Man climbing range of credit scoresGreat myth #2: All I have to do is catch up on the payment

A second great myth about credit scoring is that if you just catch up on your payment and avoid going 90 days past due your score will recover. This is true to an extent as your score will bounce back but not entirely. The reason for this is that lenders update your credit reports only once a month. In the event that you have an account that is showing up as being currently past due, it will actually be that way for an entire month. And it’s likely that your credit score will be lower and even considerably lower for 30 days.

“Account maintenance”

Many finance and credit card companies pull your credit scores every month just to determine if they want to continue to do business with you. This is called either “account management” or “account maintenance.” When you review your credit reports you may find a long list of inquiries that fall into those two categories. The problem with this is that if a creditor pulls your credit score during their account management process and sees that it has dropped because you have a currently late account, it’s likely to react by lowering your credit limits, closing your account or raising your interest rates.

Great myth #3: Your credit scores will take care of themselves if you just handle your finances responsibly

Remember what we wrote in an above paragraph that credit scores are a way to predict how you will handle credit in the future. If you quit using credit or use it in a way that the credit scoring formulas don’t like such as using just one card, closing down a bunch of accounts or maxing out your cards – even if you pay them off in full – your scores could go down. This is because it will look as if you were having some problem with credit.

Great Myth #4: Checking your credit will hurt your credit score

The truth is that getting your own credit report and scores will not affect your credit scores. Period. On the other hand if you were to ask a friend or relative at a car dealership or bank to pull your credit reports this would likely be treated as a “hard” inquiry and would ding your credit score. But it’s a non-event when you check your own credit.

This is a very bad myth because it can keep people from checking their credit reports to see what’s going on with their credit and their scores. A recent survey found that about 20% of all U.S. credit reports contain errors and that 5% have errors so serious they are damaging people’s credit scores and causing them to be turned down for loans or paying much higher interest rates. You really need to go to www.annualcreditreport.com at least once a year to get your credit reports from the three credit bureaus so that you could dispute any errors you find. And if you’re about to apply for a major loan such as an auto loan or mortgage, you should go to ww.myfico.com and buy your score so that you can see how lenders will view your application. Plus, you will get some good tips th`ere for improving your numbers.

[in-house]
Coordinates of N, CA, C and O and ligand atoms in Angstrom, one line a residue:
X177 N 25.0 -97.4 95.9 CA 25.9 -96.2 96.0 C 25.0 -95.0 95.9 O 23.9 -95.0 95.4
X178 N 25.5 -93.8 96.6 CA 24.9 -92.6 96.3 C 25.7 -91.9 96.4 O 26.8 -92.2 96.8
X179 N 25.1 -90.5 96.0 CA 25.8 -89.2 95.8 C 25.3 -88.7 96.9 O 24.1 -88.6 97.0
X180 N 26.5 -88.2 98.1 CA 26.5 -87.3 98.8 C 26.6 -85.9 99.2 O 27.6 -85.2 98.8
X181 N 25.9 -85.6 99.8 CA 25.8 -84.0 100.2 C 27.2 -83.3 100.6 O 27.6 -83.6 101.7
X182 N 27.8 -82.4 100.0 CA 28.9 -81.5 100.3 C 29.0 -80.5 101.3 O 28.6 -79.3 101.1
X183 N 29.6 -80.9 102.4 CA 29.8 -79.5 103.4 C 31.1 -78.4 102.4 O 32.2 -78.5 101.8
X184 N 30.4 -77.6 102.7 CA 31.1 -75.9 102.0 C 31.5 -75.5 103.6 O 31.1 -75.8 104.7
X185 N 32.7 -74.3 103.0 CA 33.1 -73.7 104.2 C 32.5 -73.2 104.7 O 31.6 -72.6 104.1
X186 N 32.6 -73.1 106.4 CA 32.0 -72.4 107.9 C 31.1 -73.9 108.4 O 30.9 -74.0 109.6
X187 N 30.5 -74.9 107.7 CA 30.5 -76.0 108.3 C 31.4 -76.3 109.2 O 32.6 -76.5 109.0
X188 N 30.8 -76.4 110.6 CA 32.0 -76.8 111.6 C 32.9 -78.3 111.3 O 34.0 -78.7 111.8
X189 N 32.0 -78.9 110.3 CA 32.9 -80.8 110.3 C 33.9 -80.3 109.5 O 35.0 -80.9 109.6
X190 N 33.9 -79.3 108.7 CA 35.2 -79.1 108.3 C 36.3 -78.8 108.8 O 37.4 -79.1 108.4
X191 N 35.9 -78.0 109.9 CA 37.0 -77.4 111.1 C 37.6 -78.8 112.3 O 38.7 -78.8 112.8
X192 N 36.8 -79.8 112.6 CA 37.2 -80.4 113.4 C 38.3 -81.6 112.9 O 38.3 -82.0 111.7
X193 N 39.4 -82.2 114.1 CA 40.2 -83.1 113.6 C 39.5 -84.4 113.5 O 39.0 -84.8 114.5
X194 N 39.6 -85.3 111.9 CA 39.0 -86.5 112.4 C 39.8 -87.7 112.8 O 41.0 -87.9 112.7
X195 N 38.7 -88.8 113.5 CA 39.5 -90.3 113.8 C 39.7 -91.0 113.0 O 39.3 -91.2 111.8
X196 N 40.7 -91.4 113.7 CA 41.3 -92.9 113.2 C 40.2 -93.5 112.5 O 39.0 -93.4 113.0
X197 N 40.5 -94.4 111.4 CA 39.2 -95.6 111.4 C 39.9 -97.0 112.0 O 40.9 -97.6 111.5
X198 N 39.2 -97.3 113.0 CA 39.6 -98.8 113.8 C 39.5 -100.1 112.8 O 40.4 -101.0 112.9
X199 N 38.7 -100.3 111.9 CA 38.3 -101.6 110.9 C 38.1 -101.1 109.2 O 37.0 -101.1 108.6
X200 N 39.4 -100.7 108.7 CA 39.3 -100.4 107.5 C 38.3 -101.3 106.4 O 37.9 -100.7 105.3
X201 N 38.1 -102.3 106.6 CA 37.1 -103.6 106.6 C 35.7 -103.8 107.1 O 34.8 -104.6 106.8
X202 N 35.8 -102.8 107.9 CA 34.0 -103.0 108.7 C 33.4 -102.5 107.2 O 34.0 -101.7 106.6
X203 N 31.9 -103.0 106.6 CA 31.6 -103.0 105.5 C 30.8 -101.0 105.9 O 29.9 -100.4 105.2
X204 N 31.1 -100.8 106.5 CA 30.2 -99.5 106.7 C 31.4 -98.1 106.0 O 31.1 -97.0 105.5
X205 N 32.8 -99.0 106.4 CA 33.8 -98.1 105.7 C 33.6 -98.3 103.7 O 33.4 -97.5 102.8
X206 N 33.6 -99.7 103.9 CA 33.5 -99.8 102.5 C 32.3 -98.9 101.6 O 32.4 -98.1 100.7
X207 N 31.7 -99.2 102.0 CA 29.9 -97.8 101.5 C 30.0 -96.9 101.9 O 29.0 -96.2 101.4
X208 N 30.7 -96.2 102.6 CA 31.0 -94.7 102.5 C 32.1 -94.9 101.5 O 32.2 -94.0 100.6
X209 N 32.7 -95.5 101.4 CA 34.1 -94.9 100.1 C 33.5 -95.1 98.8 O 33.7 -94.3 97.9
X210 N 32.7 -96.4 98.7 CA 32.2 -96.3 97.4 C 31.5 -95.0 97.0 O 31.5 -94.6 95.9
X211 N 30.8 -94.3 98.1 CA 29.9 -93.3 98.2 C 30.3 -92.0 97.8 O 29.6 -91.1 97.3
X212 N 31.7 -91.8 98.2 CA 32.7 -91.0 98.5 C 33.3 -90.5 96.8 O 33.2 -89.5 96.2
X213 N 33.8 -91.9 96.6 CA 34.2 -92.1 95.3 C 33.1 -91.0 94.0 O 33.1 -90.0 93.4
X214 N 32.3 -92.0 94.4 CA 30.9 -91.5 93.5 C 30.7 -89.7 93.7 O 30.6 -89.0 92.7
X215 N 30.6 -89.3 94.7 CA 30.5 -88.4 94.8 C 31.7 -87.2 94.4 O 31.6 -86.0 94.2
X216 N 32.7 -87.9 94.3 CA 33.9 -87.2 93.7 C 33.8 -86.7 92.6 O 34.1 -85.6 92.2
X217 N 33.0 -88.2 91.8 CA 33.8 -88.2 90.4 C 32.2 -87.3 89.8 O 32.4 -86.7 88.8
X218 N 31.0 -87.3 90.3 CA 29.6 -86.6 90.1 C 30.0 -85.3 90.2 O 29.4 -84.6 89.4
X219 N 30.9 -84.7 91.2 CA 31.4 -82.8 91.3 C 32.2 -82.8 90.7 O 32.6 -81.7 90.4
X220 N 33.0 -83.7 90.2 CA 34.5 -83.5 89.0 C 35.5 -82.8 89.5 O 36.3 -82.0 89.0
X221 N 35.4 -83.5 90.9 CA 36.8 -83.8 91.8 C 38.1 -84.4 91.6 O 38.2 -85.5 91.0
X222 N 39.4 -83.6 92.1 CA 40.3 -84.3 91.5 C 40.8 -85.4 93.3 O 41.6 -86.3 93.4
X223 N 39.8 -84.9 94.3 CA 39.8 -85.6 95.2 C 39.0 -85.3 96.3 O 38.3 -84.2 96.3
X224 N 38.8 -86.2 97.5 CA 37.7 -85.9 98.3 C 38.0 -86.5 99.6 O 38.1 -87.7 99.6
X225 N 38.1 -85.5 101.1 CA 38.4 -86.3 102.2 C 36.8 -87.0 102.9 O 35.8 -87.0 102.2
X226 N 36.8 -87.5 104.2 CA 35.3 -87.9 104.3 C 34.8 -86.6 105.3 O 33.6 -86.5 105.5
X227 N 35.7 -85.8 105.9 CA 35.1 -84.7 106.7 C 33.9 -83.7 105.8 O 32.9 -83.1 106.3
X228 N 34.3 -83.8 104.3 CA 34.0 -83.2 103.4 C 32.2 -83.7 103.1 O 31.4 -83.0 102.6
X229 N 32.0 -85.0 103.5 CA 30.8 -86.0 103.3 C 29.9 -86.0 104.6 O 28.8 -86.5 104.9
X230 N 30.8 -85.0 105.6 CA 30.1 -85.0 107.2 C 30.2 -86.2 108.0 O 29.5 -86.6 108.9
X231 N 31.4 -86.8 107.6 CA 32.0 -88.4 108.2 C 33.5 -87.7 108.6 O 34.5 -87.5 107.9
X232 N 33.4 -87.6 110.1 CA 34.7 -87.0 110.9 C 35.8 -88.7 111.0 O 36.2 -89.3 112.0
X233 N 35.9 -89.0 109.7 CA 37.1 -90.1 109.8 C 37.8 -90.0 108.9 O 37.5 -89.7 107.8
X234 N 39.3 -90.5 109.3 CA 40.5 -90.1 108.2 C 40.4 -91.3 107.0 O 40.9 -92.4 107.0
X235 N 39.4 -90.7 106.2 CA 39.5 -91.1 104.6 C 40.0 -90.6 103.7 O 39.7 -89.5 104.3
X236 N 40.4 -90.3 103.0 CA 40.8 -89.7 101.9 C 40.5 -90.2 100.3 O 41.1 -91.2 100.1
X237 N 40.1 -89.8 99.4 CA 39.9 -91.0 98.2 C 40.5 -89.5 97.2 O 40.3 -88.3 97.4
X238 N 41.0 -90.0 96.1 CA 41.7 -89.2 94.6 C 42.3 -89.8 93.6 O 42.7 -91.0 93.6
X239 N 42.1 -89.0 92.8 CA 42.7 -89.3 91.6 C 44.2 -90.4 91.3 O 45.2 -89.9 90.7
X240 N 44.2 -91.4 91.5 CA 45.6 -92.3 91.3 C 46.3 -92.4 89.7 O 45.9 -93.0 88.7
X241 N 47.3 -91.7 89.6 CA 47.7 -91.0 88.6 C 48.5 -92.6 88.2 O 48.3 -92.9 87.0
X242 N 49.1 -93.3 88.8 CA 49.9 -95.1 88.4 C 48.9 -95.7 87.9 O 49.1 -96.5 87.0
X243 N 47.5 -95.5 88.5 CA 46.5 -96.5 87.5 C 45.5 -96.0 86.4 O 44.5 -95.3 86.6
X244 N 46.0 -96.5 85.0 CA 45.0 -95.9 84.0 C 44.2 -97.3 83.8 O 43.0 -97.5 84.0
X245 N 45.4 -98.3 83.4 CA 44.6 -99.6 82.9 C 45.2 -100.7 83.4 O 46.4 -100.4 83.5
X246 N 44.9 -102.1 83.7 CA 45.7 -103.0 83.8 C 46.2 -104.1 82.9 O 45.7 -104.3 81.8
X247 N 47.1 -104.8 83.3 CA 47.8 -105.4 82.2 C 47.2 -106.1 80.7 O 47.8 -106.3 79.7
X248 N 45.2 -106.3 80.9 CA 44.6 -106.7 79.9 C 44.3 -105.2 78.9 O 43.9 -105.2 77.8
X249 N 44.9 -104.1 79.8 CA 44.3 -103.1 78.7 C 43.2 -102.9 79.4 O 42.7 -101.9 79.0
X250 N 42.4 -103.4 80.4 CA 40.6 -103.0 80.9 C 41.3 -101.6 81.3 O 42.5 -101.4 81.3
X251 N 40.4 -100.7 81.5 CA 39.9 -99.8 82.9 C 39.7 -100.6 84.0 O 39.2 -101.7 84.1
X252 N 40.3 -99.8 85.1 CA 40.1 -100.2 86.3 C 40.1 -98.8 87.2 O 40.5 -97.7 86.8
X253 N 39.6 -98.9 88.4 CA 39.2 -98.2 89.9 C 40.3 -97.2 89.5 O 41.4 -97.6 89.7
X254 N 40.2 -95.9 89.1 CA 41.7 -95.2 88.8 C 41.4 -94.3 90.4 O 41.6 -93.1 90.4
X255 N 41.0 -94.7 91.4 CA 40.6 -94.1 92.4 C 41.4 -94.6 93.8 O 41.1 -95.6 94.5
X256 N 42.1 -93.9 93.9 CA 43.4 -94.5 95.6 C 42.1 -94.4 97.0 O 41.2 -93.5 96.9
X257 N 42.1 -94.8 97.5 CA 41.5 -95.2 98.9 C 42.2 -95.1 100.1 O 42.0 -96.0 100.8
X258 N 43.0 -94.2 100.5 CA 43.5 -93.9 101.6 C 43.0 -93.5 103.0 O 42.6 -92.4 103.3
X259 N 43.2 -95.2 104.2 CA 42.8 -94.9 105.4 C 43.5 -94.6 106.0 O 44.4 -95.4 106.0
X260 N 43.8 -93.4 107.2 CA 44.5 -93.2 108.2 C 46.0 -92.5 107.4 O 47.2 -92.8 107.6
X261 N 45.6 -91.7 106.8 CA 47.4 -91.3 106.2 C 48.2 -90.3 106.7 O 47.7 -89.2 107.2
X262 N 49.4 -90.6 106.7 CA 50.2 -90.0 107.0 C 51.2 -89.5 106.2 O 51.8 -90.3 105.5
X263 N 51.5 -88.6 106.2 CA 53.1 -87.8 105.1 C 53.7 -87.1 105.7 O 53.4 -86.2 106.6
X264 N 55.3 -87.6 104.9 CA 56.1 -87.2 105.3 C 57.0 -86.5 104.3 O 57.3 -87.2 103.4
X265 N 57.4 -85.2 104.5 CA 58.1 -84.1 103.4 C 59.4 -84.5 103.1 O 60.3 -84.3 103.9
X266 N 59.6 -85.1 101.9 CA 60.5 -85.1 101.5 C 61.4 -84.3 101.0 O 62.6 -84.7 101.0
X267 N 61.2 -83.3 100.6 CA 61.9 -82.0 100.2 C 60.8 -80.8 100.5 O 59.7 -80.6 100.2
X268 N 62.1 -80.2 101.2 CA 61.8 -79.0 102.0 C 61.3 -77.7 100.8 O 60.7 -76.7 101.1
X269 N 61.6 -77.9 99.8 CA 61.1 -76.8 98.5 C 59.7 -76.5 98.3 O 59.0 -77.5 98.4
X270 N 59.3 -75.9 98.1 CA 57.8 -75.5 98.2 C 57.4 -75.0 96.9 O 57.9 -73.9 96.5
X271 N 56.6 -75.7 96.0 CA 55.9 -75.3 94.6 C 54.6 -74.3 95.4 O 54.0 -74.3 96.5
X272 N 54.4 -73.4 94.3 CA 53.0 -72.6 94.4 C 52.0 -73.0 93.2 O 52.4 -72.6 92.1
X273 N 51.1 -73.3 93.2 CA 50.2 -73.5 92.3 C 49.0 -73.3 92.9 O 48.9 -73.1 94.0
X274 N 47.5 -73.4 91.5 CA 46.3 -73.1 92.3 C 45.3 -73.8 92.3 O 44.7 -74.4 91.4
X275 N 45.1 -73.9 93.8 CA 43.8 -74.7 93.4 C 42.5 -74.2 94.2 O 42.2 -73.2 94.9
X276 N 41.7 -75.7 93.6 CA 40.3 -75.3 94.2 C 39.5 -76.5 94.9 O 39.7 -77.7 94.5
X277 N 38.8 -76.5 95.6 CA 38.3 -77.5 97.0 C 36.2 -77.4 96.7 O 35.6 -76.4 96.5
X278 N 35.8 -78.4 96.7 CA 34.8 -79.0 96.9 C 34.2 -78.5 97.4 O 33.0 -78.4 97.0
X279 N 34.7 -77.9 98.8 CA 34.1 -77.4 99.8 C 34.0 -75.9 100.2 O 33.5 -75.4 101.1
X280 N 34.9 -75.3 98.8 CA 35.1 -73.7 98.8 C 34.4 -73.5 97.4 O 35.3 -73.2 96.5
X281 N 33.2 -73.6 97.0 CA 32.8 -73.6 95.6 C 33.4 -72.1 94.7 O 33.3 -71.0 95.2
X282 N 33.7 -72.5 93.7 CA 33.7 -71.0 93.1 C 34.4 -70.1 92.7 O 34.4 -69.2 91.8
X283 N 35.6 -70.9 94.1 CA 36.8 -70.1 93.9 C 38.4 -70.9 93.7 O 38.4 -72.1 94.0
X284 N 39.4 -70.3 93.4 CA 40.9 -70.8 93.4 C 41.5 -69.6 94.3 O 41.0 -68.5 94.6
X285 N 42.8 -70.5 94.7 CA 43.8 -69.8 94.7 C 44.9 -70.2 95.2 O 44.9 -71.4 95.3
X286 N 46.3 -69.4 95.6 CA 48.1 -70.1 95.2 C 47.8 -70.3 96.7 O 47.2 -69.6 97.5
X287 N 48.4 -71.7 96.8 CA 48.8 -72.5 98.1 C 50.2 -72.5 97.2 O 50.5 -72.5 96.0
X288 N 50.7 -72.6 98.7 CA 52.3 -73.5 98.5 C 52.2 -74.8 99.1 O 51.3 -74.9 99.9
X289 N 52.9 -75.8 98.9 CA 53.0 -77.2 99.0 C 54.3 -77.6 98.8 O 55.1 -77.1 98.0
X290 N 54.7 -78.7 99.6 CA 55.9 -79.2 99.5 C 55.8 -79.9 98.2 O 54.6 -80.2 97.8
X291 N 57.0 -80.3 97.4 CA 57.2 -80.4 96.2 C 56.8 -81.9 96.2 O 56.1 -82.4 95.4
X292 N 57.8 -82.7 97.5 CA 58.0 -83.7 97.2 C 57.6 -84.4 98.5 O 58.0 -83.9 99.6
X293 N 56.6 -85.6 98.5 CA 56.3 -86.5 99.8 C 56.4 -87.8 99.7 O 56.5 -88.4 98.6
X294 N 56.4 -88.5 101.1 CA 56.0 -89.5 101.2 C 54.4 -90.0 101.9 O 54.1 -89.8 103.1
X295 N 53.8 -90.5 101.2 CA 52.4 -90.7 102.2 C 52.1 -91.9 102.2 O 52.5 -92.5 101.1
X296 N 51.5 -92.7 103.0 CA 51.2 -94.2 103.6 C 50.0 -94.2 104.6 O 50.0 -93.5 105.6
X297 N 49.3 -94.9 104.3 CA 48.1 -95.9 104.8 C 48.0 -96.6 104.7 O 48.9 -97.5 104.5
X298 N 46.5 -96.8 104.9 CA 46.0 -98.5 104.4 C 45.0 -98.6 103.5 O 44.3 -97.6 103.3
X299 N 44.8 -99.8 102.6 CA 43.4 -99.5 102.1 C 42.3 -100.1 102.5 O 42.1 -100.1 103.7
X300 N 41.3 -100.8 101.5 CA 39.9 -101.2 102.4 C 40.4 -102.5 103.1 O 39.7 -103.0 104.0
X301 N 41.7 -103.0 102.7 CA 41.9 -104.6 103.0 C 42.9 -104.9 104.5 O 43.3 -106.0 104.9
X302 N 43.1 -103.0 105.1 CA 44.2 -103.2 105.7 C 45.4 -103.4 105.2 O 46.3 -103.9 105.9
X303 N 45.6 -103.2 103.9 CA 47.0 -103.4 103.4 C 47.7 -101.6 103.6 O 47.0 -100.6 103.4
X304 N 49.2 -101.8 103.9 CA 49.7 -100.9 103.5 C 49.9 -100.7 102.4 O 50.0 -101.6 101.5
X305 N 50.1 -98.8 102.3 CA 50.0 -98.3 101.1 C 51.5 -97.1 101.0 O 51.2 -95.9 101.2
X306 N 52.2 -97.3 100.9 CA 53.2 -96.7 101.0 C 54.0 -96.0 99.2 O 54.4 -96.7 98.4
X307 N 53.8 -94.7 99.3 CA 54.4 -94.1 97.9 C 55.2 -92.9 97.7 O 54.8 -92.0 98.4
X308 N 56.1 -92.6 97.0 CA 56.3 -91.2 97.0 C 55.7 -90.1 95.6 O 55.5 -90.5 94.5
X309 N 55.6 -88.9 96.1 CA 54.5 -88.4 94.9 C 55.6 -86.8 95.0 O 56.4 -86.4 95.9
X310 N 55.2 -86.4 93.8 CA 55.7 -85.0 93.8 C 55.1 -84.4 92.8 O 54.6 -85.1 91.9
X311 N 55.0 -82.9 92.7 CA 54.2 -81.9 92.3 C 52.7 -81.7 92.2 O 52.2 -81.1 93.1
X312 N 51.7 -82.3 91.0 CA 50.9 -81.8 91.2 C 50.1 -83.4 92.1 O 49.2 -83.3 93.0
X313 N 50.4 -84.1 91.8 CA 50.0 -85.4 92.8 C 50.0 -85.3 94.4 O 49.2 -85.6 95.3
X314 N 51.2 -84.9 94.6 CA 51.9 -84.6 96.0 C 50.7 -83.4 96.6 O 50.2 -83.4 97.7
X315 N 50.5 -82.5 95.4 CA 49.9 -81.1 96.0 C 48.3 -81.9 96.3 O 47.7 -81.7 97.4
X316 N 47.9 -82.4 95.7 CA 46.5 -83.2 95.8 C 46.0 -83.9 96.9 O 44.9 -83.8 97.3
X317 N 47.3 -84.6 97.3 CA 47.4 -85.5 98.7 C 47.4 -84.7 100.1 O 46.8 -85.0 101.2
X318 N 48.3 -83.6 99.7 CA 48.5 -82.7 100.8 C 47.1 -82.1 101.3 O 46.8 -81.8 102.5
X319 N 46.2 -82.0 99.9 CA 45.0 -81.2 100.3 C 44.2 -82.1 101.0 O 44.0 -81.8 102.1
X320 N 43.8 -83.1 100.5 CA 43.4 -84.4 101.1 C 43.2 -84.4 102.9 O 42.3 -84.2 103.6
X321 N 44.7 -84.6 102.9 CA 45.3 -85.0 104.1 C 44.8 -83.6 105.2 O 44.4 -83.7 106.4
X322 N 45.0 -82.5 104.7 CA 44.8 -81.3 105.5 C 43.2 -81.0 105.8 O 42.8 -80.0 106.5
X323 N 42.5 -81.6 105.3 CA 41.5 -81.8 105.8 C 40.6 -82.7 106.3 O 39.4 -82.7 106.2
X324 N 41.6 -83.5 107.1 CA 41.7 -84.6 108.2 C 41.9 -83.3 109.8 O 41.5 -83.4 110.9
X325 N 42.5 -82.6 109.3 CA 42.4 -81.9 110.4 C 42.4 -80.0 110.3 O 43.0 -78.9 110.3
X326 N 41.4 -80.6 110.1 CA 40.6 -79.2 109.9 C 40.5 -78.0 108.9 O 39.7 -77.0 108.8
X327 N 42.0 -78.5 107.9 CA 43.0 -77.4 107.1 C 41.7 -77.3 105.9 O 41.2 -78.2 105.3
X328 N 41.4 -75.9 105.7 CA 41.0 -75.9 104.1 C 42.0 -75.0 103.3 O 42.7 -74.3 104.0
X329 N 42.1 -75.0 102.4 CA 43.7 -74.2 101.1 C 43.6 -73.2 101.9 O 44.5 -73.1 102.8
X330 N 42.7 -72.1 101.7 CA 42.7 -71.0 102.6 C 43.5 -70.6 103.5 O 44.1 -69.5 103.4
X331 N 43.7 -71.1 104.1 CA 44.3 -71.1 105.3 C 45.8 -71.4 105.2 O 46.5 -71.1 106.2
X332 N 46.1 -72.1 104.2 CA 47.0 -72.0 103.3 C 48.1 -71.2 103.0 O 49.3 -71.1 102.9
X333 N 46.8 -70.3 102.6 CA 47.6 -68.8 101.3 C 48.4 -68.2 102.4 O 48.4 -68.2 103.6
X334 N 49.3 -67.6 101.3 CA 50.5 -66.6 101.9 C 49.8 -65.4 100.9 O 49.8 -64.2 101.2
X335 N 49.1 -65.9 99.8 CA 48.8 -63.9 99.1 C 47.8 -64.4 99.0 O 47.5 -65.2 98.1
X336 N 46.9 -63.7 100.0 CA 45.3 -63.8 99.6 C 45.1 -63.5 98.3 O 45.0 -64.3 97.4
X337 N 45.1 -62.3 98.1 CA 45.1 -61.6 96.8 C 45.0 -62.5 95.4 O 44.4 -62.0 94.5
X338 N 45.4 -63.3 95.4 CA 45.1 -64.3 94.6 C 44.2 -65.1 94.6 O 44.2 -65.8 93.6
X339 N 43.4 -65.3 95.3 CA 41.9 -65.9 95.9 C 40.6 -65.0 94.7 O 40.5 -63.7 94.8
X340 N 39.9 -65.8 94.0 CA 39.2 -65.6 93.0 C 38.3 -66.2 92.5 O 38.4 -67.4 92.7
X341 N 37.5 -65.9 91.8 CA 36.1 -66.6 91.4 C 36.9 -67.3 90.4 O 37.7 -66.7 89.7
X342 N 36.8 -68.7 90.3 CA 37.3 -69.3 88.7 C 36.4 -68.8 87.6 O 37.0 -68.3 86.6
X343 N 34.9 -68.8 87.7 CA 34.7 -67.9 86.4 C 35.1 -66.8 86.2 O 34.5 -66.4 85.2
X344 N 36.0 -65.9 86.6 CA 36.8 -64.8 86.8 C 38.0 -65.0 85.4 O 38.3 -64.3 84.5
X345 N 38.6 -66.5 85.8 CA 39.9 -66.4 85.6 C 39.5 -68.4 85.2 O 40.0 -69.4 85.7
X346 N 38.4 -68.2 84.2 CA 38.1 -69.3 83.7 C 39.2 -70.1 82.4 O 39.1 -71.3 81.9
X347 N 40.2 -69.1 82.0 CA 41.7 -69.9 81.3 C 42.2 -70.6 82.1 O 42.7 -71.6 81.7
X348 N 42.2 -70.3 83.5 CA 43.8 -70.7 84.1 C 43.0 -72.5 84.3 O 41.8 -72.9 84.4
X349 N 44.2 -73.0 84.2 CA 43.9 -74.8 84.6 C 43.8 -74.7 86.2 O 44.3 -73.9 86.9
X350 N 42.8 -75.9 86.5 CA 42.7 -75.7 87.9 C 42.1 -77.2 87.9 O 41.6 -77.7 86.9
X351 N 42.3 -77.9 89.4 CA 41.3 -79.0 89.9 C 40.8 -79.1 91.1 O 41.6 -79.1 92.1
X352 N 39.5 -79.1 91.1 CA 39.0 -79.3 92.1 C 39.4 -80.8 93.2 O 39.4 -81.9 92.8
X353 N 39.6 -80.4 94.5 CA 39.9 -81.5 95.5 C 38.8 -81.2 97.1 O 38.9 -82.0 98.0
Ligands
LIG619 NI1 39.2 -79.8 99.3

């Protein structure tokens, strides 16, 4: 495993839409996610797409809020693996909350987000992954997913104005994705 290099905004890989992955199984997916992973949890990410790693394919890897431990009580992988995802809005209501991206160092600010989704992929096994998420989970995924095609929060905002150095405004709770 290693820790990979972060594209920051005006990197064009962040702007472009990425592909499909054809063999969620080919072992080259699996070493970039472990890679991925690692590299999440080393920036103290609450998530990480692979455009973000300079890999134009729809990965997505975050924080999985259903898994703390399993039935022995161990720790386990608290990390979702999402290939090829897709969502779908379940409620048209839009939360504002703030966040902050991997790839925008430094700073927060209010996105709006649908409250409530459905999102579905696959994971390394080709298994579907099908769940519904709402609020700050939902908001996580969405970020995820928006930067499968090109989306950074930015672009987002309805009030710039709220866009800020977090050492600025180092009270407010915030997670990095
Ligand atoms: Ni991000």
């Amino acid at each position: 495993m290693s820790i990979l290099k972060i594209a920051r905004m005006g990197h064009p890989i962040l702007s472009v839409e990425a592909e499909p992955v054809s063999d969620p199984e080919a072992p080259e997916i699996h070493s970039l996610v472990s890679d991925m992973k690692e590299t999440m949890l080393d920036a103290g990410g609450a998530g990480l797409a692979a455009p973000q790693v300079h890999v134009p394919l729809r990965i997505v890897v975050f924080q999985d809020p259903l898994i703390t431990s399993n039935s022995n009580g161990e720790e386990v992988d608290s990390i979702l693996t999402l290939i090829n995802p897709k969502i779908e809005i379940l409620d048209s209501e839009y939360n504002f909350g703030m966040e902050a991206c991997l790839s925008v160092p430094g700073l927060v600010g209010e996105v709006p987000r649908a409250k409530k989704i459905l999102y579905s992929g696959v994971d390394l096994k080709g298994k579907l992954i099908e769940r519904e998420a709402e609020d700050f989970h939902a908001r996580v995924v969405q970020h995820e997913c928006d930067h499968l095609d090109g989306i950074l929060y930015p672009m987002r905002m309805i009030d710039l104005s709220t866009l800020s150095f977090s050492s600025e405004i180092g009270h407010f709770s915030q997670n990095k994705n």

Speaking of credit reports

If you’d like to know more about credit reports and how credit reporting works, here’s a short video that offers  some good information.

 

The Truth About Those Free Credit Reports

Credit ReportI once had a friend that had been an advertising agency copywriter. He once told me, “You can’t beat free.” And it’s true. There’s just no word in advertising more powerful than free. It’s nice to read that something’s 20% off, 30% off or even 40% off. But none of that beats free. You not only save money when you get something free, it just leaves you feeling good – almost as if you had gotten away with something. Unfortunately, in some cases free isn’t entirely free. As an example of this, I was about to order something from Amazon the other day because I would get free shipping. That is, it was free until I read the fine print and learned that my order had to be for $100 or more.

Those free credit reports

Another example of where free isn’t really free is in the case of the free credit reports you see advertised. Hardly a day goes by that I don’t see an offer for a free credit report. You’ve probably seen them yourself on TV or received them via email. But in many cases, these “free” credit reports are not exactly free. This is because you’re often required to do something in order to get your report. The most popular of these is credit monitoring. As an example of this, the website www.annualcreditreport.com offers a free credit report but if you’re not careful, you’ll see your credit card hit with a $29.95 charge the next month for credit monitoring. You might remember seeing commercials for www.freecreditreport.com with that catchy jingle. The way it promoted a free credit report was so misleading that the company was ultimately sued for $1.2 million by the FTC (Federal Trade Commission.)

The credit-reporting bureaus